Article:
than a label for our decision-making processes, but springs from Christ
dwelling in our hearts through faith because of love. So, I pray that Christ may dwell in our hearts, so that Walking the Way and living the life of Jesus today, continually grows from being a pattern we follow to a living relationship in which we share.
‘I pray that you may have the power to comprehend, with all the saints, what is the breadth and length and height and depth, and to know the love of Christ that surpasses knowledge,’ Which brings us back to where we began to break open this prayer with the three-dimensional love of God. The wonderful love that’s so high you can’t get over it, so wide you can’t get round it. There is something here about the all-embracing, extravagant love of God, and the way
we see that in God coming as one of us, and Jesus emptying himself and giving himself for us, and the way we know that by the presence of the Holy Spirit. This is more than intellectual understanding of facts, or the kind of comprehension we did at school where we had to answer questions about a story. This is a deep appreciation of love vast as the ocean. The Greek word translated as ‘comprehend’ here has its roots in the verb ‘to catch’ which reminds me of my youth leader who took me through church membership classes who said, ‘love is caught, not taught.’ I think this is emphasised by this love surpassing knowledge, it is not just intellectual, it engages our emotions and our wills, it is not just something inside us, but overflows in our actions. It is not secret information for an inner circle of believers, but light and salt and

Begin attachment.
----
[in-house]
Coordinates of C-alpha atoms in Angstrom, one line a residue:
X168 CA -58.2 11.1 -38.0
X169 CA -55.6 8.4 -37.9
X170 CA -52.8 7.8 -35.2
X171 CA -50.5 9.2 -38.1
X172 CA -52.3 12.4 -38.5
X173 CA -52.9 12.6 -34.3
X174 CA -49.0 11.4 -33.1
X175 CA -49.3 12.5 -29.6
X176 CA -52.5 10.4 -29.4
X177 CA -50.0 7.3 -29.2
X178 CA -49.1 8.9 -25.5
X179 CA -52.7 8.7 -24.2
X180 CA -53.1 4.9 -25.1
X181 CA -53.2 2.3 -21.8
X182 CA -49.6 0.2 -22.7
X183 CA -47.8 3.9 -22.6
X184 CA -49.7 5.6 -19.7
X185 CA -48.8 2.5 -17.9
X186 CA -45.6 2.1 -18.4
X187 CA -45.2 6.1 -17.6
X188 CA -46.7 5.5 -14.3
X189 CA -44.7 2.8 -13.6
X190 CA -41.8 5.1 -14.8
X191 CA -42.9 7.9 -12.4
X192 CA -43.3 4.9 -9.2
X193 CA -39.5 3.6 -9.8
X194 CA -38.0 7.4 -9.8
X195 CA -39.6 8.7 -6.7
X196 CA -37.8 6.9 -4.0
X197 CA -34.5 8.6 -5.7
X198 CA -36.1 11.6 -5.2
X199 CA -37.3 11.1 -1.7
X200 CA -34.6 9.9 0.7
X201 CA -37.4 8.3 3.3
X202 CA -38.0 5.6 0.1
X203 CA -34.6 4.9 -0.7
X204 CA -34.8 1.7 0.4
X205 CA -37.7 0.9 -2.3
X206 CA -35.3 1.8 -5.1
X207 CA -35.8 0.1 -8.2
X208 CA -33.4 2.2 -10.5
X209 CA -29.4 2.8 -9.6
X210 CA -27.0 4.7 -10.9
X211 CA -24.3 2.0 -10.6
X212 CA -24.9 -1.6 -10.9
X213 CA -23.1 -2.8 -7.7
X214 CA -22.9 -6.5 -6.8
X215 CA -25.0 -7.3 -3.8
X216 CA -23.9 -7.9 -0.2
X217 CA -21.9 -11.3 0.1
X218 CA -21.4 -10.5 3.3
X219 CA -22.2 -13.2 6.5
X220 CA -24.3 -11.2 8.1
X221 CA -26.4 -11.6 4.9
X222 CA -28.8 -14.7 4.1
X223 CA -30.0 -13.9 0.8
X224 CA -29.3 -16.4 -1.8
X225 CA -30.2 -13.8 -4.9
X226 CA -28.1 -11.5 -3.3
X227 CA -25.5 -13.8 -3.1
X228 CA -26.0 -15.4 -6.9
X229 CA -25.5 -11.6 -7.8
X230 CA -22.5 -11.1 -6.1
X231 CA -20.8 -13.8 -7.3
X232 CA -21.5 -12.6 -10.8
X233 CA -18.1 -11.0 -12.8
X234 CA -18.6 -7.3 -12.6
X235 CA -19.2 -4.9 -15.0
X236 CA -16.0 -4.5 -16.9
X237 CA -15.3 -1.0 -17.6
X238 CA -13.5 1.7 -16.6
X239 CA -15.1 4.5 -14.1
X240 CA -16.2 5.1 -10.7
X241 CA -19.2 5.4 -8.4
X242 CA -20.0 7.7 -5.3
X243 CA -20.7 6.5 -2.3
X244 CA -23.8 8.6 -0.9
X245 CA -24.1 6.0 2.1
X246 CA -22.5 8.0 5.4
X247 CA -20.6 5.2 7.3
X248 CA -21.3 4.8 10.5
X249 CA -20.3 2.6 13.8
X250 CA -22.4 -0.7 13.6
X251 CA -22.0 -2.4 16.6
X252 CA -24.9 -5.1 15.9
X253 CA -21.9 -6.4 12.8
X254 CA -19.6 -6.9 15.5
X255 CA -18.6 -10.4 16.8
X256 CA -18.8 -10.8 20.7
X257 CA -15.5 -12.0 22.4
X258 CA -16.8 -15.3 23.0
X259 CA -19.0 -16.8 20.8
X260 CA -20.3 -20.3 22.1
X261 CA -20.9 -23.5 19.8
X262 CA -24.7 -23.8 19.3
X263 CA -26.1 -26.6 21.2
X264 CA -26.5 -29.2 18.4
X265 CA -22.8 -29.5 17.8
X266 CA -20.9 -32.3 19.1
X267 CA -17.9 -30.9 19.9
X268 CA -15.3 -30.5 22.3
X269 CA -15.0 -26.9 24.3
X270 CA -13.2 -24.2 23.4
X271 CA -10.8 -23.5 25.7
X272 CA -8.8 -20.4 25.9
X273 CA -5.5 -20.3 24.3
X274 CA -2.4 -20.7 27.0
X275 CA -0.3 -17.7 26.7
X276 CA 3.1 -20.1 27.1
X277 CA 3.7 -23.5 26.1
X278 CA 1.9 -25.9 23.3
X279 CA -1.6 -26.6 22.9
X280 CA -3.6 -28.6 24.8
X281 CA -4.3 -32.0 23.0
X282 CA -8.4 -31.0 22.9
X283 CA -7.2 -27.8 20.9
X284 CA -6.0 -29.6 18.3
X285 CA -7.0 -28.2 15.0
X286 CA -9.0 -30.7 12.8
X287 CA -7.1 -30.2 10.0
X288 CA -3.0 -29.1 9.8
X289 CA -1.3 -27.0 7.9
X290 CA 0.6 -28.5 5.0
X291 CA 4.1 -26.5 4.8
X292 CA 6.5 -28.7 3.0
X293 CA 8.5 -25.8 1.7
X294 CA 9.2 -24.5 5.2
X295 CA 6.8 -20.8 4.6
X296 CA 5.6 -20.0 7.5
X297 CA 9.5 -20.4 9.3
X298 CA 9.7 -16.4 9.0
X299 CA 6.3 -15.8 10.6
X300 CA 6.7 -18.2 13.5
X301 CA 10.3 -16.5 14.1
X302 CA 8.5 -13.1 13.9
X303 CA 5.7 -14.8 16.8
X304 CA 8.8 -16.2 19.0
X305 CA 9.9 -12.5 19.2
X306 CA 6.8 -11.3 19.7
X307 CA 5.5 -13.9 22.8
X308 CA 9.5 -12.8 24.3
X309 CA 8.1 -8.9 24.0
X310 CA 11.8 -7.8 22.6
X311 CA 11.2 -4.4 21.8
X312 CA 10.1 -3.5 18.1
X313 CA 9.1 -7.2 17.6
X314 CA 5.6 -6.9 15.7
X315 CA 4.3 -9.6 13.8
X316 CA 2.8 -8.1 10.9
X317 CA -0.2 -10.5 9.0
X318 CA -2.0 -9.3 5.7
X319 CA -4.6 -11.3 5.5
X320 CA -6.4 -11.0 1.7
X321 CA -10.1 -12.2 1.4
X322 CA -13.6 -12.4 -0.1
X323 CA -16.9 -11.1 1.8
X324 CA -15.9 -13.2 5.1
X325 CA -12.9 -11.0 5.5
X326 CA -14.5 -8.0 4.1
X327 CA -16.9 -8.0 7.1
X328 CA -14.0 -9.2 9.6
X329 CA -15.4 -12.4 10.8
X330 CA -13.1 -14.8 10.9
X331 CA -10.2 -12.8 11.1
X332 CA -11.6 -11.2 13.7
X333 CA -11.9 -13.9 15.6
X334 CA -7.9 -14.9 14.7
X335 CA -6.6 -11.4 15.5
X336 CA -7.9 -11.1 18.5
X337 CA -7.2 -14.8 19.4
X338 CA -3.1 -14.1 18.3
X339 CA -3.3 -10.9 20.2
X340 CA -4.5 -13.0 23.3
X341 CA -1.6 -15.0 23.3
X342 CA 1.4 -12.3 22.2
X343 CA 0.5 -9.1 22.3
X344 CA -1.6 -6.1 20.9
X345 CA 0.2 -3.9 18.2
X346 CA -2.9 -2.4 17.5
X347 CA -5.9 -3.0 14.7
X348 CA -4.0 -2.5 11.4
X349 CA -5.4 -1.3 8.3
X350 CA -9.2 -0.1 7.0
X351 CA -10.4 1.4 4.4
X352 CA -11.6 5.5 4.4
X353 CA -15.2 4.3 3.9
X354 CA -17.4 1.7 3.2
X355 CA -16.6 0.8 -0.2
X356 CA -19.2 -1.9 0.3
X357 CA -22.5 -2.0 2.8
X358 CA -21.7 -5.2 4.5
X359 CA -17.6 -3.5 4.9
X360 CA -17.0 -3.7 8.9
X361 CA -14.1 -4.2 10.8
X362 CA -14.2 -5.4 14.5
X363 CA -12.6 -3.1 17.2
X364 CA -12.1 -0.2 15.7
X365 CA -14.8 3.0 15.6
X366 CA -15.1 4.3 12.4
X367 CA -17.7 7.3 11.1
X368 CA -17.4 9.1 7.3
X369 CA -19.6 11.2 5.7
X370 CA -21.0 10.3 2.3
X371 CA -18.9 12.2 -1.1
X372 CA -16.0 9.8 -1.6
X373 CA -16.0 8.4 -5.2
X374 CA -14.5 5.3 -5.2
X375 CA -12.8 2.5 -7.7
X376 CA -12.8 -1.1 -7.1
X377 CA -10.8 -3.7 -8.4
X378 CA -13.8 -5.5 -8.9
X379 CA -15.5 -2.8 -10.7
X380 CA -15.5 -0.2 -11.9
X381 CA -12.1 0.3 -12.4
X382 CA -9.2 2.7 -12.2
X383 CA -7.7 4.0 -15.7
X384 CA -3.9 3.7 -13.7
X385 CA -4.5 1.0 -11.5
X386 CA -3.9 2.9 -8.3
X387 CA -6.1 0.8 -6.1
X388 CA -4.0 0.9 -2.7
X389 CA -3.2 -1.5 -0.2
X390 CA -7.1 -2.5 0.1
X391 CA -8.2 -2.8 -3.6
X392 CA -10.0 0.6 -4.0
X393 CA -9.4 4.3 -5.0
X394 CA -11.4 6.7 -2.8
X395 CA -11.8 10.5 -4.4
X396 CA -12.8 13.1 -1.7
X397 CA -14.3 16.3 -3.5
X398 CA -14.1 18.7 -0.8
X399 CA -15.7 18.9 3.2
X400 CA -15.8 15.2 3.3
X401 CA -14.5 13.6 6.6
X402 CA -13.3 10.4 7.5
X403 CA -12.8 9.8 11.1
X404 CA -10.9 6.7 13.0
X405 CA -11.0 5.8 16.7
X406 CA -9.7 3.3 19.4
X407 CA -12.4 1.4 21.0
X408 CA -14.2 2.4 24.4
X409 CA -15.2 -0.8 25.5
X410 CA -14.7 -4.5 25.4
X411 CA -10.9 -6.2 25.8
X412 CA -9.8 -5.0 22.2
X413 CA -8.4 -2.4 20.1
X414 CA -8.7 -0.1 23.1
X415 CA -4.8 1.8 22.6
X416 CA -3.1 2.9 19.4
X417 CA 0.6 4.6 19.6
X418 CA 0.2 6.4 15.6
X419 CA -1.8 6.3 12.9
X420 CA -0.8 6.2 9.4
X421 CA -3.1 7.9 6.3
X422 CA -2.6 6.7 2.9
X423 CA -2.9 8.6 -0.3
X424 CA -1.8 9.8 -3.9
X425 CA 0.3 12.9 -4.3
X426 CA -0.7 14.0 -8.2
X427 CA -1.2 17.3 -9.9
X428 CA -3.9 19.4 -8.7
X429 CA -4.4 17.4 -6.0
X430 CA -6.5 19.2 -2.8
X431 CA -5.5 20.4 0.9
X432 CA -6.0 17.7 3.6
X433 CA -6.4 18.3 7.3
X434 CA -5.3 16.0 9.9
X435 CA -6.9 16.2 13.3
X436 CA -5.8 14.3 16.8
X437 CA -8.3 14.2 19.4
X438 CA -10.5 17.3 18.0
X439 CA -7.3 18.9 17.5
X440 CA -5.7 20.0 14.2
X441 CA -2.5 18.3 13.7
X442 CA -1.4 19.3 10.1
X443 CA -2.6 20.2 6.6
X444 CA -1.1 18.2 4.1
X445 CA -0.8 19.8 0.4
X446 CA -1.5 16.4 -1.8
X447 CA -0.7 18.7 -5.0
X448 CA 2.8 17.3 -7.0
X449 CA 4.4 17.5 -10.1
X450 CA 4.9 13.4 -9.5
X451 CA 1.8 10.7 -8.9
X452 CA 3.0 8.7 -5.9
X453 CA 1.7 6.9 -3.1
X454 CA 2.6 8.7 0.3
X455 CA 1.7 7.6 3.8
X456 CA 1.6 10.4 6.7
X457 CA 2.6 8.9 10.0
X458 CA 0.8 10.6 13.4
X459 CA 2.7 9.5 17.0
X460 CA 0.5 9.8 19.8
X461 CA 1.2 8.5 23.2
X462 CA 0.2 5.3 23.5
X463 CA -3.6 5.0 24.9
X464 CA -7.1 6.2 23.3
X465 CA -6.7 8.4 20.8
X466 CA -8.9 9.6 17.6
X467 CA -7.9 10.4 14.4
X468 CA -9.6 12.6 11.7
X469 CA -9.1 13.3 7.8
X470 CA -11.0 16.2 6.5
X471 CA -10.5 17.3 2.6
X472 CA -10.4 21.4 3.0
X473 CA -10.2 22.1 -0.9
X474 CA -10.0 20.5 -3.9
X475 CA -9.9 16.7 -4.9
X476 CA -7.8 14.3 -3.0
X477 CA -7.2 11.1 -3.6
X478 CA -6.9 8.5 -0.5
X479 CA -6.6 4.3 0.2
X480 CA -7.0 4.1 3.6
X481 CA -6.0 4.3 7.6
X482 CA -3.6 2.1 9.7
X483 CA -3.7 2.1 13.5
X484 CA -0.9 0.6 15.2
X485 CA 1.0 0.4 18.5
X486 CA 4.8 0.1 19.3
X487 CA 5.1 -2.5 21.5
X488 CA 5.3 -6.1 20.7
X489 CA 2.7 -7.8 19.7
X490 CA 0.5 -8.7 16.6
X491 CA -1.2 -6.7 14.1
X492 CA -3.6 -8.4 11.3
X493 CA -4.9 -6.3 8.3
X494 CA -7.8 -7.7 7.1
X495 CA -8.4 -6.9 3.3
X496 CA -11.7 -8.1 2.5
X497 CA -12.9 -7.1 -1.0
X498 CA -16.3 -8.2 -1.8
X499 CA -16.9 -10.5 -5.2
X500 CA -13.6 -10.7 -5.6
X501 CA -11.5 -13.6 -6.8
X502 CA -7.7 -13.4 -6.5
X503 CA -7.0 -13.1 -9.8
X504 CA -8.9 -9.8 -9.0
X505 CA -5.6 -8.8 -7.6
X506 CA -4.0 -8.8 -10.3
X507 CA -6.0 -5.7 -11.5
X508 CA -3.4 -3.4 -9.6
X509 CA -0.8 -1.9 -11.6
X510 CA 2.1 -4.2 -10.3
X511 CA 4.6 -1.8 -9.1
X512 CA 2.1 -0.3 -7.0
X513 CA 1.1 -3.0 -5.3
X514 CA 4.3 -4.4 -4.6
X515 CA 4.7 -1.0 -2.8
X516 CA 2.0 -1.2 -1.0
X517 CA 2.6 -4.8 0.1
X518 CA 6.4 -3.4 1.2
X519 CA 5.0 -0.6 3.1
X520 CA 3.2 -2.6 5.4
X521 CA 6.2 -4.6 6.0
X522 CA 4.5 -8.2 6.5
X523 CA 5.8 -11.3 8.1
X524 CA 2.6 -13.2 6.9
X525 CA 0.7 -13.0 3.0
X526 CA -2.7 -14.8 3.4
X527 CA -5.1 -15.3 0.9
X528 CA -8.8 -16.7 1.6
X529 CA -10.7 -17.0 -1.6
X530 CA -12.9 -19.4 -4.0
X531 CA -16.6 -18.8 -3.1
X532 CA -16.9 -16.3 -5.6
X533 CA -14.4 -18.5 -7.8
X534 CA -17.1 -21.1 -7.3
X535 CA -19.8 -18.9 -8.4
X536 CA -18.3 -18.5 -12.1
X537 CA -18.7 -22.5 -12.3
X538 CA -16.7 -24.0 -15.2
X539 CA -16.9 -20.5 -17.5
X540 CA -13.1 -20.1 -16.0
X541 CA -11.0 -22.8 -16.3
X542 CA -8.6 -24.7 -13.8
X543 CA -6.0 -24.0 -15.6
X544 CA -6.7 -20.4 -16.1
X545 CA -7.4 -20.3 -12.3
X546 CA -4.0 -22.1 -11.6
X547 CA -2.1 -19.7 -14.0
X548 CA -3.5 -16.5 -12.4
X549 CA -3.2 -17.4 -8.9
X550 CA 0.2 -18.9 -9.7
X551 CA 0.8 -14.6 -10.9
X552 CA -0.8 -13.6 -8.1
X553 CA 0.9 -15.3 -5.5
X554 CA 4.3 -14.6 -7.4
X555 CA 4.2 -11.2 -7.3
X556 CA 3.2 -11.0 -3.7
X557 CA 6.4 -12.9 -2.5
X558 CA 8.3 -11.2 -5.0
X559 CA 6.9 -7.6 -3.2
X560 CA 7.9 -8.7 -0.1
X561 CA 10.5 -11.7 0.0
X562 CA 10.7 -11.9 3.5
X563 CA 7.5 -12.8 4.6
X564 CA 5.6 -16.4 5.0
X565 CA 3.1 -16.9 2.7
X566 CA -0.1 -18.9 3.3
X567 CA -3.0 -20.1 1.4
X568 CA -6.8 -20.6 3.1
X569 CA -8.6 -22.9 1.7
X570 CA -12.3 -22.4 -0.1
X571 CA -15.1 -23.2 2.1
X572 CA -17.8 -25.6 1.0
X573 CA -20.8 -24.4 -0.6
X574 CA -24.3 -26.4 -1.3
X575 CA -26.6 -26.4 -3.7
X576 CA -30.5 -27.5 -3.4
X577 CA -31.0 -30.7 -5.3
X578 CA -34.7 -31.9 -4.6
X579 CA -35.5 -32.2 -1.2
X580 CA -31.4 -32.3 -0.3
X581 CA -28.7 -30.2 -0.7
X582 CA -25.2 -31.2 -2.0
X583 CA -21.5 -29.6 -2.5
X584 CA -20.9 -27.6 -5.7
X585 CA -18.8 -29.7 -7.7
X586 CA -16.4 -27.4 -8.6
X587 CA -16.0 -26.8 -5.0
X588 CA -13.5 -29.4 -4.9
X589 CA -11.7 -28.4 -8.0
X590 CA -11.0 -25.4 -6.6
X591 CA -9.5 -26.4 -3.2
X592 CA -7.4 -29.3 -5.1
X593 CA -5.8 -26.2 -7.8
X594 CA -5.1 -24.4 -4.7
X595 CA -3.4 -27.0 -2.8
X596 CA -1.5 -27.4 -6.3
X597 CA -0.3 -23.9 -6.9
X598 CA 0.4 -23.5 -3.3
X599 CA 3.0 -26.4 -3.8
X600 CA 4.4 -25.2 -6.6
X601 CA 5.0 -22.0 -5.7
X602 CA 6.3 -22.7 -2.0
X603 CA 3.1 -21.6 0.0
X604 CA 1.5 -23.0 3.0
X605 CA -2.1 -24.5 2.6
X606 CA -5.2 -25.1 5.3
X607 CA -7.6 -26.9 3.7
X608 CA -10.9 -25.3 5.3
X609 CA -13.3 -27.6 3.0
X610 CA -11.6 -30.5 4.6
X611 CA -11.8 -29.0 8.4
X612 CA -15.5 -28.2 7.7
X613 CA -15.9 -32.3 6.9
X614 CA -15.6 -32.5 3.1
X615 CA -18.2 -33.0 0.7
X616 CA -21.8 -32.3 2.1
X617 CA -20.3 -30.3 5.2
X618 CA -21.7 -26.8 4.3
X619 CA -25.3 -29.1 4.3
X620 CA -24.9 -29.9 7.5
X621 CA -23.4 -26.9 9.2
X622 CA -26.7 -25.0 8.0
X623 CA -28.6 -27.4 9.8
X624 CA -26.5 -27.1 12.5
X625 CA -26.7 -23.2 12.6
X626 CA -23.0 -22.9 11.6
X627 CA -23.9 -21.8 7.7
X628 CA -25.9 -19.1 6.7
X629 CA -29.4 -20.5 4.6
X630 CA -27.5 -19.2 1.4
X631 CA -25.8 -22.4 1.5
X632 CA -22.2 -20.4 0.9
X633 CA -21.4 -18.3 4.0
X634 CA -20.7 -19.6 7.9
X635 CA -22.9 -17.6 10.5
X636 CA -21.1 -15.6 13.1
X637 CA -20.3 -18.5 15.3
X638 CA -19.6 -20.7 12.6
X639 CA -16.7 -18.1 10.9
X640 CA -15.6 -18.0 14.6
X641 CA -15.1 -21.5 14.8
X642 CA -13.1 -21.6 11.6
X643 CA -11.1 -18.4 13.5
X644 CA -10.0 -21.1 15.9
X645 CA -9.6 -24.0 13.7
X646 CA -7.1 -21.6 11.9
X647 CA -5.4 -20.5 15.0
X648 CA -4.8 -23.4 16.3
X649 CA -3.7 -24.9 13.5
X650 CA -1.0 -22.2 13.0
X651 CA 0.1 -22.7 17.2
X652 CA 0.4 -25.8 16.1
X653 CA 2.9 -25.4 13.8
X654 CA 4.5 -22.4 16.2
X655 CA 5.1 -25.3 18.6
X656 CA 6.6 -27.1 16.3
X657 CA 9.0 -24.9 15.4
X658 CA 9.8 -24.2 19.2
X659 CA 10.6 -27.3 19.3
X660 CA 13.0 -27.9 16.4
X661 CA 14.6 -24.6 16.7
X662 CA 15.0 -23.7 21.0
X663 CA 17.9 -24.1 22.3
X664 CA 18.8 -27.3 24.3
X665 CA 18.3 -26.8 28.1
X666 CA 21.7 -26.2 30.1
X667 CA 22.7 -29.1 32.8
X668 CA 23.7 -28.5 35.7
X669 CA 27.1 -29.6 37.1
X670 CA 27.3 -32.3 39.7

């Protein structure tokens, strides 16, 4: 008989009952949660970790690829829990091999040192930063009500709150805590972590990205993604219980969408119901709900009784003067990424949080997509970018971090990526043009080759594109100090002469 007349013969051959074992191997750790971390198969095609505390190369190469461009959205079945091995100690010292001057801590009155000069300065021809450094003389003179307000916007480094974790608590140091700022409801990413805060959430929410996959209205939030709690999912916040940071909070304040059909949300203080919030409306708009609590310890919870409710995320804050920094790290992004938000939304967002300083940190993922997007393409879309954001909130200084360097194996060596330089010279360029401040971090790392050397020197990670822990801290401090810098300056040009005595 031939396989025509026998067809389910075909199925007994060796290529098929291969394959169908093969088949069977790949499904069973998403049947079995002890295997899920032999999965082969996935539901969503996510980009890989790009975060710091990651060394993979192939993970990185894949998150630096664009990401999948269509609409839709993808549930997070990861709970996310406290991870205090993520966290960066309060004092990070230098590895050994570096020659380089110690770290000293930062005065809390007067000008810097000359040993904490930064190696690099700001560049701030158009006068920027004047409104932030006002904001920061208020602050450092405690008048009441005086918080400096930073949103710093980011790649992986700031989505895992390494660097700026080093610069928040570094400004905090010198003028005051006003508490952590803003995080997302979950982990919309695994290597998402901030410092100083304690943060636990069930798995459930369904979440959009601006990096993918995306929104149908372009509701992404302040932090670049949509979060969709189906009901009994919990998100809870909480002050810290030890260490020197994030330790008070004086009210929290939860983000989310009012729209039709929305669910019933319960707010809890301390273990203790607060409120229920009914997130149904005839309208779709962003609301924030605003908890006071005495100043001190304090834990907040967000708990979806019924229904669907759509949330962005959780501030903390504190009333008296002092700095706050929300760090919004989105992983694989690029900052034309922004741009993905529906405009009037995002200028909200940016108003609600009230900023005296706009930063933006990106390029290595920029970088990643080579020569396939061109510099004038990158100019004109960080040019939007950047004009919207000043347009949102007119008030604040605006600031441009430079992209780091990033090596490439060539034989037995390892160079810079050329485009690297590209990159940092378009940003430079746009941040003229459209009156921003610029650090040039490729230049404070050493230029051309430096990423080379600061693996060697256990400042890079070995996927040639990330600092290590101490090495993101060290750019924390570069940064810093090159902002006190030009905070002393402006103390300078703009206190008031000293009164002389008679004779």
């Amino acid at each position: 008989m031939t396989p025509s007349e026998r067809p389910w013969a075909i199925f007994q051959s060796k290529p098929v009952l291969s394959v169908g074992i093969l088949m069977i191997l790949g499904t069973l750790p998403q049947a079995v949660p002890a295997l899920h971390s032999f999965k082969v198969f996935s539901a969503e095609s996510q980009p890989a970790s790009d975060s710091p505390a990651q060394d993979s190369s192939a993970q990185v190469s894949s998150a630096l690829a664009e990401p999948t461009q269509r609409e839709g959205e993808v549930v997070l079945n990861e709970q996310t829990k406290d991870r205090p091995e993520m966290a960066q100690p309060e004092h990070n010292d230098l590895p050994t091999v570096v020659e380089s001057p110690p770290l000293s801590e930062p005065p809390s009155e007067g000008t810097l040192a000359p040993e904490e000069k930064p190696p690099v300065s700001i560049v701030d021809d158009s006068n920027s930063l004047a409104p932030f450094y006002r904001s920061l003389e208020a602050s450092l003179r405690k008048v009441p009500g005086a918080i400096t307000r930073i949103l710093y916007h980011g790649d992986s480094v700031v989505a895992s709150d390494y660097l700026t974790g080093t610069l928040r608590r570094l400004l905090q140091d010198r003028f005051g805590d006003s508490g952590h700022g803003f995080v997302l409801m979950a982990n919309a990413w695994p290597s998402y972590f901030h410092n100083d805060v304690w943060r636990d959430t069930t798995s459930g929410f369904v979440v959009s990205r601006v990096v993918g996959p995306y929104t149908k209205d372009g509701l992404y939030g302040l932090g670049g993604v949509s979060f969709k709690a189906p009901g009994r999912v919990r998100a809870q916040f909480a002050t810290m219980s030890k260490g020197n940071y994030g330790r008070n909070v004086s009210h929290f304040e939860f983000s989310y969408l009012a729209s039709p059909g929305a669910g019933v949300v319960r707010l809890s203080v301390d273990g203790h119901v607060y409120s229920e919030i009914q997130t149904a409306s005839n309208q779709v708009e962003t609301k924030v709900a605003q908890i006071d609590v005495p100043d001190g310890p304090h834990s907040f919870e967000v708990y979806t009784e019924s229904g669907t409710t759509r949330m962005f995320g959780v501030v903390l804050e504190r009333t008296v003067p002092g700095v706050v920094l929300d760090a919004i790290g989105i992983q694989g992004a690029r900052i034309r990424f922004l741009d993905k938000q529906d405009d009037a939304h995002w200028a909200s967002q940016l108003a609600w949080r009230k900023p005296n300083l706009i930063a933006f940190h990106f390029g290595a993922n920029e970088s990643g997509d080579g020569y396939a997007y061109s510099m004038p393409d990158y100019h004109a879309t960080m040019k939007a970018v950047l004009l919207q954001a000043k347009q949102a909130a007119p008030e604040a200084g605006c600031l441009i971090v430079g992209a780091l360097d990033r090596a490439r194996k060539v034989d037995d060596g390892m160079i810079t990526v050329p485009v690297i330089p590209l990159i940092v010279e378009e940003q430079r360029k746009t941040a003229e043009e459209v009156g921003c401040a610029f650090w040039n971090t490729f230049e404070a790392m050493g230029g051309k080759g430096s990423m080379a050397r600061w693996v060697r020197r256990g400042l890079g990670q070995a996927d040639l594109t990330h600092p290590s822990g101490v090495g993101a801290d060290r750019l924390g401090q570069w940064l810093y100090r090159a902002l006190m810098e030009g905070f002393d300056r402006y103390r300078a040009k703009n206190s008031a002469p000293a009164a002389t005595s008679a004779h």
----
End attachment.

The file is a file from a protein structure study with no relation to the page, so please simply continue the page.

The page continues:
yeast that has an affect on the world around us. So, I pray that God’s
expansive and expanding love may work in us and through us.
Later, you might like to reflect on other ways our faith and expressions of love may be three-dimensional. How love could influence mind, body and spirit; thoughts, emotions and actions; our head, heart and hands; our relationship with God, others and how we talk to ourselves; or our church life, locally, with our synods, or as a denomination.
I said part of the reason that I shared the story about my trip to Gloucester Royal Infirmary was to introduce the 3d theme. The other part was the walking off the edge of the roof had lasting effects. Since then, my body hasn’t trusted my eyes to know where the edge of anything is, and I have a perfectly rational fear of heights. OK so the physical discomfort I get with heights when someone is on the edge of a precipice on the telly is not rational, but in the real world I am trying to get used to coping with heights by concentration and taking care.